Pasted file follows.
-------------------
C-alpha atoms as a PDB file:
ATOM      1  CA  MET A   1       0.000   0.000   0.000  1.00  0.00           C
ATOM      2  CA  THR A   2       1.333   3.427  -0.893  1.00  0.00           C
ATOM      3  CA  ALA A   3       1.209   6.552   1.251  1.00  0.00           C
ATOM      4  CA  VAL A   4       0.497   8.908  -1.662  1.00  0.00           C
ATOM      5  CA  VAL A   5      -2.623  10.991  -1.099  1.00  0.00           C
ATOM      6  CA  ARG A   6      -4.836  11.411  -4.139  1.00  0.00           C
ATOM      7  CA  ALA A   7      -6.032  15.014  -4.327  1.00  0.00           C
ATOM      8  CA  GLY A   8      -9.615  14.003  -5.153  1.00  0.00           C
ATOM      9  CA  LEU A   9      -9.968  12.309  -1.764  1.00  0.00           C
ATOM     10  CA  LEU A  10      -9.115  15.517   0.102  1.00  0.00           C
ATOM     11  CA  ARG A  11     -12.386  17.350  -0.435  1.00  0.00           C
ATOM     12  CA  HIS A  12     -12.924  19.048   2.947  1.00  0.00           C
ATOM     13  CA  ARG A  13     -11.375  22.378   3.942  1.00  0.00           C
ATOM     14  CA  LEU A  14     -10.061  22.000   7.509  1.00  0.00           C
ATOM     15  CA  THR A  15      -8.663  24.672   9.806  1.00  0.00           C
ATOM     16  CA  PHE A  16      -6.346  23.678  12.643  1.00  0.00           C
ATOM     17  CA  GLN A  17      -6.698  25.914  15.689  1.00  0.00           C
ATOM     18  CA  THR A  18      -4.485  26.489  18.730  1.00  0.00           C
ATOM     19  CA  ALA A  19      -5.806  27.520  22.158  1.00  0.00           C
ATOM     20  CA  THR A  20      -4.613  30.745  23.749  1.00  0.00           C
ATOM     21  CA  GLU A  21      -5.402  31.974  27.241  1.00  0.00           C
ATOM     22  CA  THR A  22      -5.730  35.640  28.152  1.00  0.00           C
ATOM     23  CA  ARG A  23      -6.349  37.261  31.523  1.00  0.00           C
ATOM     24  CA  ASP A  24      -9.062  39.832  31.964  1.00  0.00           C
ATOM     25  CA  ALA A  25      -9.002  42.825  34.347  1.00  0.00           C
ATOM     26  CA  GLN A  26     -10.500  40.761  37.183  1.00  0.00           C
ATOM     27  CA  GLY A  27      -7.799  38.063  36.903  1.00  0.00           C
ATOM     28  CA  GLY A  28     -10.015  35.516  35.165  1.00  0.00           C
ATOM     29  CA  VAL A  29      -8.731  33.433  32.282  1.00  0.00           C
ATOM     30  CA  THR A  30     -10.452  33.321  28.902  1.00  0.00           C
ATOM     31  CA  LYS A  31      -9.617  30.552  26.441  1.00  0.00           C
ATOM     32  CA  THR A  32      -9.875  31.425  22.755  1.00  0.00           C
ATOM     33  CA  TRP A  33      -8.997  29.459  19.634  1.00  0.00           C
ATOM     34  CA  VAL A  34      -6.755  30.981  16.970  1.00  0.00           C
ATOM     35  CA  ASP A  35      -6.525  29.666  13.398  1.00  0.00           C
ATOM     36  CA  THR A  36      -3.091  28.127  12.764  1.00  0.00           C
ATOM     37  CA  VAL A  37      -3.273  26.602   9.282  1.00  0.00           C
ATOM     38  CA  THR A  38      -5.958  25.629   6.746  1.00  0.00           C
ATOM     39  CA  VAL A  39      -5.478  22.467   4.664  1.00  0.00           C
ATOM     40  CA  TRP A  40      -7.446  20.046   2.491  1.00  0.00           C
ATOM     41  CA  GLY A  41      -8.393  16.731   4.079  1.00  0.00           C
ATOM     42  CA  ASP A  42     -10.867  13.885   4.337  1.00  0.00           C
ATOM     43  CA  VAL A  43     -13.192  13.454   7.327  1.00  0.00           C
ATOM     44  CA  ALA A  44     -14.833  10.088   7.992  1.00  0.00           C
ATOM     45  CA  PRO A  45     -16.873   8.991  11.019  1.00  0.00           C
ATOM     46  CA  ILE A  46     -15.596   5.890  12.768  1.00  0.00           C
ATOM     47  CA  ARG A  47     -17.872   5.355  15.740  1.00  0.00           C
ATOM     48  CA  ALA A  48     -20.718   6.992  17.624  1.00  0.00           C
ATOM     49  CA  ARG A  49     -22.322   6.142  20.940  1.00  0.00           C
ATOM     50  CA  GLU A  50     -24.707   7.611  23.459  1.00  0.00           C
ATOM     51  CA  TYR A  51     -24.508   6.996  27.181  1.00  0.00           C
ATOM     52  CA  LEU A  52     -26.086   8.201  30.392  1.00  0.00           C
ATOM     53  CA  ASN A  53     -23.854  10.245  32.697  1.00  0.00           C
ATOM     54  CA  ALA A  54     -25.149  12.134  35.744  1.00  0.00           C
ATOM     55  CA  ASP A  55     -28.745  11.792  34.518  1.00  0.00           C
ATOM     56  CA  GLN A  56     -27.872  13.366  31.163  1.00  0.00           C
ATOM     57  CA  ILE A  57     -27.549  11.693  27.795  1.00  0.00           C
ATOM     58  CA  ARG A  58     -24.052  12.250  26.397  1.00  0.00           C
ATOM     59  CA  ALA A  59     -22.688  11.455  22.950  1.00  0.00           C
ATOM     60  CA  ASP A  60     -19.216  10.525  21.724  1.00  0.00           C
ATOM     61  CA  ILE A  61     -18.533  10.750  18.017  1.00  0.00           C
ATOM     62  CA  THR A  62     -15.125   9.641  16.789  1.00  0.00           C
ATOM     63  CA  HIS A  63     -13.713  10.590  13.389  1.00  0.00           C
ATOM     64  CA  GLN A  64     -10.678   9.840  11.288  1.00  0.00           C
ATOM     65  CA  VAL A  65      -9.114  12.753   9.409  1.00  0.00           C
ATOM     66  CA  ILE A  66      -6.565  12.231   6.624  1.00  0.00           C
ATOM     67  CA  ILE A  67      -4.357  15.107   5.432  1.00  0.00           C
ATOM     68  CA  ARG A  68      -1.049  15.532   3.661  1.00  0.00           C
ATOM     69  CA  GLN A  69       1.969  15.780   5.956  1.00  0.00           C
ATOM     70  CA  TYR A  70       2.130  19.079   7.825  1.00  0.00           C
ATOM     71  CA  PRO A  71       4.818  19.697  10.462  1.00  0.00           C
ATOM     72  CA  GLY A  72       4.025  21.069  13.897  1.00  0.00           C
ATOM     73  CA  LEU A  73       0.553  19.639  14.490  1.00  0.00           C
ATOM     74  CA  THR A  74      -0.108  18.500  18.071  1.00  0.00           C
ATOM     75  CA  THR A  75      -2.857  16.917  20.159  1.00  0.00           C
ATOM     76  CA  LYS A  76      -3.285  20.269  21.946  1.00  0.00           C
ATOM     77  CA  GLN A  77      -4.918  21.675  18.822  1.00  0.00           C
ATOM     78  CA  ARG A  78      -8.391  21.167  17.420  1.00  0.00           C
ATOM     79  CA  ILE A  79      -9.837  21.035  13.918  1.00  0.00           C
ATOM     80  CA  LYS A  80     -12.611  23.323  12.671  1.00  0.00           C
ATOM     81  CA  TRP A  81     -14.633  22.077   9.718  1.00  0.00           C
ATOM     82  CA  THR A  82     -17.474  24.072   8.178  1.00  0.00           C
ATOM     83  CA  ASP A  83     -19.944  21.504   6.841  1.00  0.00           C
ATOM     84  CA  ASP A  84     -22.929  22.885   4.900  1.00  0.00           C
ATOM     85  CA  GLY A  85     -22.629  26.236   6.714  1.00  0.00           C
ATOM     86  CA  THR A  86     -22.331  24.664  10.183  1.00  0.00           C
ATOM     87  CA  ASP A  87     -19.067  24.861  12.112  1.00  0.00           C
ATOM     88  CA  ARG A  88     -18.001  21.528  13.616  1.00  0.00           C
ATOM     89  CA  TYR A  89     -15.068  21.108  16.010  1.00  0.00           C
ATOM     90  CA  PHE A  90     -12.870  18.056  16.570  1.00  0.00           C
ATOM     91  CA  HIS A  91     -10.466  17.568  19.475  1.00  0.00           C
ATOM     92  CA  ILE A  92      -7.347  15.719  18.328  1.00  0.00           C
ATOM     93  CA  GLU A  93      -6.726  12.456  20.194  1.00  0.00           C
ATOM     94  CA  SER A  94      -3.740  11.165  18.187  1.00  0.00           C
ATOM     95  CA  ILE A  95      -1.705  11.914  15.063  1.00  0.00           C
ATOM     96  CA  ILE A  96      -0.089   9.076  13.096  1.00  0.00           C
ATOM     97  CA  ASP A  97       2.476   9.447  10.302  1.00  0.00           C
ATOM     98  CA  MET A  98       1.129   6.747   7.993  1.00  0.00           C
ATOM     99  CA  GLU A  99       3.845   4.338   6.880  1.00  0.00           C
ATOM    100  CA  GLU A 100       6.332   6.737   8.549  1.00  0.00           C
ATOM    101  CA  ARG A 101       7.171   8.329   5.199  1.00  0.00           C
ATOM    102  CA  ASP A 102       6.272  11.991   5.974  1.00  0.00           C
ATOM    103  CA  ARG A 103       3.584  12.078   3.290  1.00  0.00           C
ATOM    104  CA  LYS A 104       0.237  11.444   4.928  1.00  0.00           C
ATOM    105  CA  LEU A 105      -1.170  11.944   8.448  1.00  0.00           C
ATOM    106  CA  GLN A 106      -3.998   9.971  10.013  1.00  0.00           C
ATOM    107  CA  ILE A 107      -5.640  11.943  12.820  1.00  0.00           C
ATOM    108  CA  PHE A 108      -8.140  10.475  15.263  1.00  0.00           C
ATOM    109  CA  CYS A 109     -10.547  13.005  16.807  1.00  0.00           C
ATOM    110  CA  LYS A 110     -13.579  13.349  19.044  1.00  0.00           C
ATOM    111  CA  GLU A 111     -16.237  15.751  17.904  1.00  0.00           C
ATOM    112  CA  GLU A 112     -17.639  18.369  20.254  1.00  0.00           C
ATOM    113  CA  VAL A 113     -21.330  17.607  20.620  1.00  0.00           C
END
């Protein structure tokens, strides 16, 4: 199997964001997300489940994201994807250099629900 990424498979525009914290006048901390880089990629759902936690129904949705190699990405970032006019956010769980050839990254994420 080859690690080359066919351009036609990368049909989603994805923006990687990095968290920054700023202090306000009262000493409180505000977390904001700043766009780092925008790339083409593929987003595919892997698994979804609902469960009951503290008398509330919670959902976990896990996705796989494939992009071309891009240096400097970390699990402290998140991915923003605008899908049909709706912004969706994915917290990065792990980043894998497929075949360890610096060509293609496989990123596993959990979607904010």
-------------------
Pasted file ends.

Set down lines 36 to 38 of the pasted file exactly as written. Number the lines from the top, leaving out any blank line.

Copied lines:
ATOM     35  CA  ASP A  35      -6.525  29.666  13.398  1.00  0.00           C
ATOM     36  CA  THR A  36      -3.091  28.127  12.764  1.00  0.00           C
ATOM     37  CA  VAL A  37      -3.273  26.602   9.282  1.00  0.00           C